Green Valley Ranch library: Denver opens impressive new facility despite staffing crunch

Amid ribbon-cutting and speeches, balloon hats and live raptors, the Denver Public Library held a grand opening for its newest addition Saturday: the Green Valley Ranch Branch Library. The $11.4 million project, paid for out of bond funds authorized four years ago, arrives at a time when DPL and other city agencies are struggling with budget cuts and furloughs.

Green Valley is the first to open of three new branch libraries planned under the Better Denver Bond Program, which also provided funds for makeovers of several existing libraries, a new greenhouse at Botanic Gardens, a state-of-the-art police crime lab, and many other projects. (Still to come: a Stapleton library and one in west Denver.) But the bond money only covers capital construction costs. Since the recession hit, DPL and other recipients of the voters' largesse have had to juggle personnel and rein in other expenditures to staff the new facilities.

"It's been a challenge," says DPL spokeswoman Jen Morris. "When we reduced hours across the system, this was one of the factors taken into consideration."

Judging from the crowds that turned out for the Saturday opening celebration, the new branch is a welcome addition just the same. It's located about eight miles south of Denver International Airport, in the city's most eastern housing development, an area underservered by the hard-hit libraries of surrounding Aurora. One look at the bright, airy new branch, well-stocked with books, movies and music, and locals were lining up for Denver library cards.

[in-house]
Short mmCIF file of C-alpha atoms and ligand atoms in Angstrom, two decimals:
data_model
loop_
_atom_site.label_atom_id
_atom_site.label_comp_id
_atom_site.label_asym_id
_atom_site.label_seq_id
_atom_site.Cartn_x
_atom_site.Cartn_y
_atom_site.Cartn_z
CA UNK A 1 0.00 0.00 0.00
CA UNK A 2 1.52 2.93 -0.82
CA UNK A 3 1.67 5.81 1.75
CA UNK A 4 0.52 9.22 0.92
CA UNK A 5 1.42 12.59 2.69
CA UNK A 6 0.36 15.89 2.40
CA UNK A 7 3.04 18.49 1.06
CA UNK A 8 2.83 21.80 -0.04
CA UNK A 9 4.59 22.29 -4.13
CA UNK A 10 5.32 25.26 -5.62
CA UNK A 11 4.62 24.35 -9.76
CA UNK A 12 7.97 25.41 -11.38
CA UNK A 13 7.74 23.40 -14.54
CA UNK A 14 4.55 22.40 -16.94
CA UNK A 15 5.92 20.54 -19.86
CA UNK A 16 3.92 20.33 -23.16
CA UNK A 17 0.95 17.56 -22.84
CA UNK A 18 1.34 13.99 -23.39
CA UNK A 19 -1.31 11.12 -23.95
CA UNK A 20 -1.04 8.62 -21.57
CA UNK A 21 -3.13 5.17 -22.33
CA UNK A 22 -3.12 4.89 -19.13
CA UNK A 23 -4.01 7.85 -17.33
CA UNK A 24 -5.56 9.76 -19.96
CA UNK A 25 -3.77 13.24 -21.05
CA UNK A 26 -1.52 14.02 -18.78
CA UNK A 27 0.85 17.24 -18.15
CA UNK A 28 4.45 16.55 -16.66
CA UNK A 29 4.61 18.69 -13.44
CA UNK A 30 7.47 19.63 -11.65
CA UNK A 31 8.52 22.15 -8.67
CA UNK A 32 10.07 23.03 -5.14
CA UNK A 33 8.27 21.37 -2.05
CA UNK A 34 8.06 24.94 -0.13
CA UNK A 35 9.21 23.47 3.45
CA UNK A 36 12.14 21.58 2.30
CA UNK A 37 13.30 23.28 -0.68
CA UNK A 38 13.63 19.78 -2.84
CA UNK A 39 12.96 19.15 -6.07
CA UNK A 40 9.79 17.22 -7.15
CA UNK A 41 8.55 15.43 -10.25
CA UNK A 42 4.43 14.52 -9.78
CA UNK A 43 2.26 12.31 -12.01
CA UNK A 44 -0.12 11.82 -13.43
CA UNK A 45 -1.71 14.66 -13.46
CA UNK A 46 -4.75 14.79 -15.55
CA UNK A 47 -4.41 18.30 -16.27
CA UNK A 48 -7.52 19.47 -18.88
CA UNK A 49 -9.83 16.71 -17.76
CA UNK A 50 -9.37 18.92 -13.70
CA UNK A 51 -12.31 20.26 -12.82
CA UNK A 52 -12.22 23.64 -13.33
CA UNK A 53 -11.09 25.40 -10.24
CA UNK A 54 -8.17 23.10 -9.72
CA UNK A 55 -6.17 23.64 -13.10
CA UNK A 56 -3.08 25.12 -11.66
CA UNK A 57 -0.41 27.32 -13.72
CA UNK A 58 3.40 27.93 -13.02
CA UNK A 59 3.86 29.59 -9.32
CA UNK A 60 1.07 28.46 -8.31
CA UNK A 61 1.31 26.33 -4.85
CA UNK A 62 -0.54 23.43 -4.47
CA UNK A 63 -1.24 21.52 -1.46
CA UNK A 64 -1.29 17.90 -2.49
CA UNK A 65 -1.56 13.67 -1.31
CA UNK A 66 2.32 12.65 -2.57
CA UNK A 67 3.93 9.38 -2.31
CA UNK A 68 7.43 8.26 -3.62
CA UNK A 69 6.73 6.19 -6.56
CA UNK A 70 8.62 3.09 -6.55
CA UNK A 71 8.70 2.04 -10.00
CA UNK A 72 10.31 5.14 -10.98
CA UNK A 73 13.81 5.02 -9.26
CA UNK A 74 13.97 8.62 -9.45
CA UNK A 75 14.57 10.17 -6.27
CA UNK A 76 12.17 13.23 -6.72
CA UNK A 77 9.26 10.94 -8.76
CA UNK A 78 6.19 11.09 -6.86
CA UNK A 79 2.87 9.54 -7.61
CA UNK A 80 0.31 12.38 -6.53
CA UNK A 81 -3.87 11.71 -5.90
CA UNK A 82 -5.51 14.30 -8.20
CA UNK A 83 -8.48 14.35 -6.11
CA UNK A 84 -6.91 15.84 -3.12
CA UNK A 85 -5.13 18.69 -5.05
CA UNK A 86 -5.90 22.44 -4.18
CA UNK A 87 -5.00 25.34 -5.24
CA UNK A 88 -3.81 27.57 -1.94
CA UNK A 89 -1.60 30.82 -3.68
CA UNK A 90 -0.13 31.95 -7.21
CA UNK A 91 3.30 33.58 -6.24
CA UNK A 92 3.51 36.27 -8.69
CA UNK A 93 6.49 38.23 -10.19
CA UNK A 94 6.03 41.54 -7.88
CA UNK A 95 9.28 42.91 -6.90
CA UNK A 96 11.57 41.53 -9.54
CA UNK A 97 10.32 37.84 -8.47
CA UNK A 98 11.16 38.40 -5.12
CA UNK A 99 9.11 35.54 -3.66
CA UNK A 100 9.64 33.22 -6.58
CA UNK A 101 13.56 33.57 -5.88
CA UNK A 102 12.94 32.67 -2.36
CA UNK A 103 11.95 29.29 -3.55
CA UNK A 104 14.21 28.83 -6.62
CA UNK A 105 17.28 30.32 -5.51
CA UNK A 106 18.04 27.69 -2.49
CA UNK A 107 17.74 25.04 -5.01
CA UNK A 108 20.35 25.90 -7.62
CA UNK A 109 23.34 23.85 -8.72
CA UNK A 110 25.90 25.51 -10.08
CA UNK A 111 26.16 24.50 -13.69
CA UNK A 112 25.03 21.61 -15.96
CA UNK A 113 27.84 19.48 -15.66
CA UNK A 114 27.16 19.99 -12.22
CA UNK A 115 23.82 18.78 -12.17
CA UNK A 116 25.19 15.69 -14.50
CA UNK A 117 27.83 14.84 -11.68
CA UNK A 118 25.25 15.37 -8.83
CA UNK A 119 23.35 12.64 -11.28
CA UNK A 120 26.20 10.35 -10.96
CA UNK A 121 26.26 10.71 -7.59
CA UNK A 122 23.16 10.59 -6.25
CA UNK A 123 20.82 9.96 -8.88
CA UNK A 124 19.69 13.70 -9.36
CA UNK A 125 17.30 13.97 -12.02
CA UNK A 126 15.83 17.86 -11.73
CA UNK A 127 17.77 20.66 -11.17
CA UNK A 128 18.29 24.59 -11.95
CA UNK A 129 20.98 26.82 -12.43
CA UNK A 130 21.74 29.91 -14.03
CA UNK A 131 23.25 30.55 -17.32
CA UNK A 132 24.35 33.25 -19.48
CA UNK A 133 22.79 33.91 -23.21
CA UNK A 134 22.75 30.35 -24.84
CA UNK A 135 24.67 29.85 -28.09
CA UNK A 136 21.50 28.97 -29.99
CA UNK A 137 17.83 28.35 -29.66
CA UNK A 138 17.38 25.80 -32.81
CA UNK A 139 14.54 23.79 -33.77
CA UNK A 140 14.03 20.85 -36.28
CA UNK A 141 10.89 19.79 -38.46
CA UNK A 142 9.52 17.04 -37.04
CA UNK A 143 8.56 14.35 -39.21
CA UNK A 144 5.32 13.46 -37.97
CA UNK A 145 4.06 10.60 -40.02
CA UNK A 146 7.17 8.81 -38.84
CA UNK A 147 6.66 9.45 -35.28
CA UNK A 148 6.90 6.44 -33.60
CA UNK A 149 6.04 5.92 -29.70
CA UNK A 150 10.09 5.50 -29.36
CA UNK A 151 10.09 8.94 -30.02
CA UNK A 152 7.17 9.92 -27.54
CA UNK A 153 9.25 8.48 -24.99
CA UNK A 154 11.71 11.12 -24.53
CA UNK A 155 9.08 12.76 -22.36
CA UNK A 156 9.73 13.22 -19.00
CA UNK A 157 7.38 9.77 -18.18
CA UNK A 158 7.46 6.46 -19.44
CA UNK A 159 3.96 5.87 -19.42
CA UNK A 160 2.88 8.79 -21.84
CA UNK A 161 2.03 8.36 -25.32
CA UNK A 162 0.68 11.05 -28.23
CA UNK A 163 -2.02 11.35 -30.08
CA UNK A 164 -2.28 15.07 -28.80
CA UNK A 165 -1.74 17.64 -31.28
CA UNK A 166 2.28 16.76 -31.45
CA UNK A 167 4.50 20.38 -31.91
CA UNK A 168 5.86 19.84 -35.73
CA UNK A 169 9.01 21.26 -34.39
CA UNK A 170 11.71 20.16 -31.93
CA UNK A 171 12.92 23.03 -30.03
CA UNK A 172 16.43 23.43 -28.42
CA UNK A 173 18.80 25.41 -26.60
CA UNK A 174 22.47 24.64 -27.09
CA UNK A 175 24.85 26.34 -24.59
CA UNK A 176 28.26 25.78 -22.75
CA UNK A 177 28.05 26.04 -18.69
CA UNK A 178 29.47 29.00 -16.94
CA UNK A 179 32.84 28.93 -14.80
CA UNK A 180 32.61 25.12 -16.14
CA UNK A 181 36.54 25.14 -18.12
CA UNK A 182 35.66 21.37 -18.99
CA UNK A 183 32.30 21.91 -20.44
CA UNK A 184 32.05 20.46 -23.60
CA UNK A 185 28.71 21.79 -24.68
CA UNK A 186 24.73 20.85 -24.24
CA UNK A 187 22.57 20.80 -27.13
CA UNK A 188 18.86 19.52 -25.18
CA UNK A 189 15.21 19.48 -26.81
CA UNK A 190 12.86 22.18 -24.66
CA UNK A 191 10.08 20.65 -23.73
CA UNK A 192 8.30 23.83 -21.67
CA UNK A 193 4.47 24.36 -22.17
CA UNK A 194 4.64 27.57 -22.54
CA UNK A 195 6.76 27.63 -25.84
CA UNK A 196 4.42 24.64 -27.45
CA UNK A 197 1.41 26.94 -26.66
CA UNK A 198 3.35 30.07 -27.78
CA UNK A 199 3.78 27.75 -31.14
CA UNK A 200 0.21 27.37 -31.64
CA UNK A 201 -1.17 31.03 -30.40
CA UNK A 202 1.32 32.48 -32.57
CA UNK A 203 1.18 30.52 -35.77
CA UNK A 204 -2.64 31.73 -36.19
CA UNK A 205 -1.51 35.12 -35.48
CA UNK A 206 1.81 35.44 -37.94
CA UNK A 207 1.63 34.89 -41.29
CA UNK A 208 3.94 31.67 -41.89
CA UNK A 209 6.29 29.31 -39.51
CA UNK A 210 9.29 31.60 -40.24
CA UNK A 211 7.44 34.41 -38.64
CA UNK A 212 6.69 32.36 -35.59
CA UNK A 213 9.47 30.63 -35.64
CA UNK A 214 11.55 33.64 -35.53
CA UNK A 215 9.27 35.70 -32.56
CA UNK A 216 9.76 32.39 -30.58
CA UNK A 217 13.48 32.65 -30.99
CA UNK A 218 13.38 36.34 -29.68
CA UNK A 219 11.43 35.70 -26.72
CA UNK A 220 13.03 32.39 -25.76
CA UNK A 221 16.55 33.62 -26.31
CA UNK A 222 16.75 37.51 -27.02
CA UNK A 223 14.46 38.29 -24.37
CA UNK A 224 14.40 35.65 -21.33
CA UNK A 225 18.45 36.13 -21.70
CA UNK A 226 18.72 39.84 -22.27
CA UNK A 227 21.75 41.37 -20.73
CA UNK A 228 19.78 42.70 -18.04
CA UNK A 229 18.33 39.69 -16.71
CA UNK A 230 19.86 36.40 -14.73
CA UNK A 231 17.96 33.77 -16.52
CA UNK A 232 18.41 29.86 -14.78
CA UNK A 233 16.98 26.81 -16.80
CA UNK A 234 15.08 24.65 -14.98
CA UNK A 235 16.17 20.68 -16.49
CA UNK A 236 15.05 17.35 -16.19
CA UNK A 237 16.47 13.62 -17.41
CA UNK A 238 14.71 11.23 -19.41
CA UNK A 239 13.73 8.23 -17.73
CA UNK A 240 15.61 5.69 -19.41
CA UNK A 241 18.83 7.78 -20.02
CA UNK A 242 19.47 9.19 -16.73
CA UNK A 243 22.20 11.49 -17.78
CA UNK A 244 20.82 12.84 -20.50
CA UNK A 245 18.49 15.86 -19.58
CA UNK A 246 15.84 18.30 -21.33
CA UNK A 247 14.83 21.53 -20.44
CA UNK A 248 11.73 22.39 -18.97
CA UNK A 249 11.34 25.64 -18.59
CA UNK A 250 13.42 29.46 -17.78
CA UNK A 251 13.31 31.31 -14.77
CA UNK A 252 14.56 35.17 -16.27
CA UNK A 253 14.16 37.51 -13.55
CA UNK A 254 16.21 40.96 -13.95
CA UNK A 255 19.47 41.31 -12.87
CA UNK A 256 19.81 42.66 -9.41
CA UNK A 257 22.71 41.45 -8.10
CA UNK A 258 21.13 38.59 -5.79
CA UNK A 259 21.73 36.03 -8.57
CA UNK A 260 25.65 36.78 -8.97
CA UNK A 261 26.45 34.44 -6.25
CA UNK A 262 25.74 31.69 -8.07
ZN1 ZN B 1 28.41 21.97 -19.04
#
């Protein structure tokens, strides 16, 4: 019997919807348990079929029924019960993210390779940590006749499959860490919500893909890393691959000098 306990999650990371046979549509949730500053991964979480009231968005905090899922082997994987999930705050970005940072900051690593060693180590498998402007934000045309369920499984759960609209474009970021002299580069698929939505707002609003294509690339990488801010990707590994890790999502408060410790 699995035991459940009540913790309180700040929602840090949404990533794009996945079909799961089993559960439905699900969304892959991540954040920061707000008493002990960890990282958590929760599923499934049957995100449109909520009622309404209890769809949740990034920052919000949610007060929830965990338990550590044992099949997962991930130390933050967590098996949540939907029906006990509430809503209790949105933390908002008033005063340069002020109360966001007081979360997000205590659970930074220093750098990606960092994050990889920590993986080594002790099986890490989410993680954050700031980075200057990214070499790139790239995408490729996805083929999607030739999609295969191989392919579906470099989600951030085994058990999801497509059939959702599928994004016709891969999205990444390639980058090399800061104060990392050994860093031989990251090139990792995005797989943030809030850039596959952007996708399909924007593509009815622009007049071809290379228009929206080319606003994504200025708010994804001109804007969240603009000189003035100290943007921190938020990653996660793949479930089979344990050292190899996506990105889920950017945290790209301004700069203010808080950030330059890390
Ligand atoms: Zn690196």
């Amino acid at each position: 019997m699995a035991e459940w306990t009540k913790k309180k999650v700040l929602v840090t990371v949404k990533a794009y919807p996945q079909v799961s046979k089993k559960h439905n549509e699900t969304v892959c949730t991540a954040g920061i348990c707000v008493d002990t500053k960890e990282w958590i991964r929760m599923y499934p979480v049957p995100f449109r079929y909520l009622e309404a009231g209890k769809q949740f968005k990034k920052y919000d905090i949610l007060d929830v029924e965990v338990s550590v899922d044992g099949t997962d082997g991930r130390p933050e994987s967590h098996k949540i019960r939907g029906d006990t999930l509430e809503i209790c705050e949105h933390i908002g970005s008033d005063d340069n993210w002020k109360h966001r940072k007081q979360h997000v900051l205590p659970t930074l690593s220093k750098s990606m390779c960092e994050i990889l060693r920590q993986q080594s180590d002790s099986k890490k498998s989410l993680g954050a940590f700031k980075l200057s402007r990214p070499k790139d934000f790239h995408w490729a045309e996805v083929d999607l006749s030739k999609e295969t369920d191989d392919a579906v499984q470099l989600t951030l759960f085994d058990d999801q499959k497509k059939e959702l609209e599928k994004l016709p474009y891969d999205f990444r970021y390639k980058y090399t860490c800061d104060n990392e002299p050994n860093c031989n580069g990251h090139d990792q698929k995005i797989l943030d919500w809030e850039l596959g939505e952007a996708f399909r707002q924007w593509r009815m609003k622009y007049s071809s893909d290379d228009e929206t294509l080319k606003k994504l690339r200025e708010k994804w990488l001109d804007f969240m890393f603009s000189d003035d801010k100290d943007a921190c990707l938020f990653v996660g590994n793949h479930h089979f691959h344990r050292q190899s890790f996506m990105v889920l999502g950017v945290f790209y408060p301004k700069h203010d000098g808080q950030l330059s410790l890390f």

The 26,000-square-foot, energy-efficient building has an aviation theme, from its undulating ceiling panels to propeller-shaped benches to a real cockpit, donated by the United Airlines Training Facility, that kids can fool around in. It boasts high-tech self-checkout machines, fifty public computers, wi-fi, a fireplace, a xeriscaped garden, a community room and a generally child-friendly atmosphere.

Coolest feature of all: an interactive piece of multimedia by artist Erik Carlson that hovers over the stacks, flashing quotes from the library's collection mixed with still images and film clips. The work responds to customer catalog search terms by making various word and image associations, providing a sort of running commentary about the art and information people are seeking out at the time.

Check out the examples of the piece in action below:

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Alan Prendergast has been writing for Westword for over thirty years. He teaches journalism at Colorado College; his stories about the justice system, historic crimes, high-security prisons and death by misadventure have won numerous awards and appeared in a wide range of magazines and anthologies.
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